Many Arizonans put off estate planning until it's too late. There are many reasons this occurs, but one of the most prevalent is the fact that most people simply want their spouse and their children to inherit their estate. However, depending on the circumstances at hand, an individual who passes away without a will or other estate planning documents may have his or her assets distributed in a way that works counter to his or her intentions.
An individual who passes away without an estate plan is said to have died intestate. When this happens, the states intestate succession laws kick in. The purpose of these laws is to distribute an estate in a way that the average person would find agreeable. Therefore, assets will generally be left to a surviving spouse. However, matters may change if the deceased is survived by parents, there is not spouse, and/or there are children from different marriages.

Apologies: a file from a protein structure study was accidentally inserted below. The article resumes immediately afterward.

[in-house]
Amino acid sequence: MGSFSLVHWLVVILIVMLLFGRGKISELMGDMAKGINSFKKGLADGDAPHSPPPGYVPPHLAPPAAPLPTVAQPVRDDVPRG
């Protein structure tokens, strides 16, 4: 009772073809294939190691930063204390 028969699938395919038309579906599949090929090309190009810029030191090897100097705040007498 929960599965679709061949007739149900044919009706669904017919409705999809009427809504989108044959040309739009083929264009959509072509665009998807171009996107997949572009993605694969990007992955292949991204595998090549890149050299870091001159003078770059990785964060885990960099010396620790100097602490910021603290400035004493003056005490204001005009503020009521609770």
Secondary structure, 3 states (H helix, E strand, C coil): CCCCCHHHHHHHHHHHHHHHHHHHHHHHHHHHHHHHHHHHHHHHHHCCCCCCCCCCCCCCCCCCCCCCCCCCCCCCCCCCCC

So, a spouse may inherit a significant portion of a loved one's estate, but if there are children from another marriage, then a part of the estate may bypass the spouse and be inherited by those children. While this is a generalization that fails to take into account a number of other factors that can affect intestate succession, it serves to illustrate how complicated the process can be. After all, when the surviving spouse dies, he or she may choose not to leave anything to the children of their loved one's other marriage. This can be avoided, though, through proper up front estate planning.
Some individuals are content with intestate succession, but it really does leave an estate susceptible to a lot of unknowns. This is why it is advisable for individuals to consider what they want of their estate and their loved ones after their passing. Then, they should consider working closely with an estate planning professional who can help them develop the legal documents they need, including wills and trusts, to ensure that their wishes are brought into reality.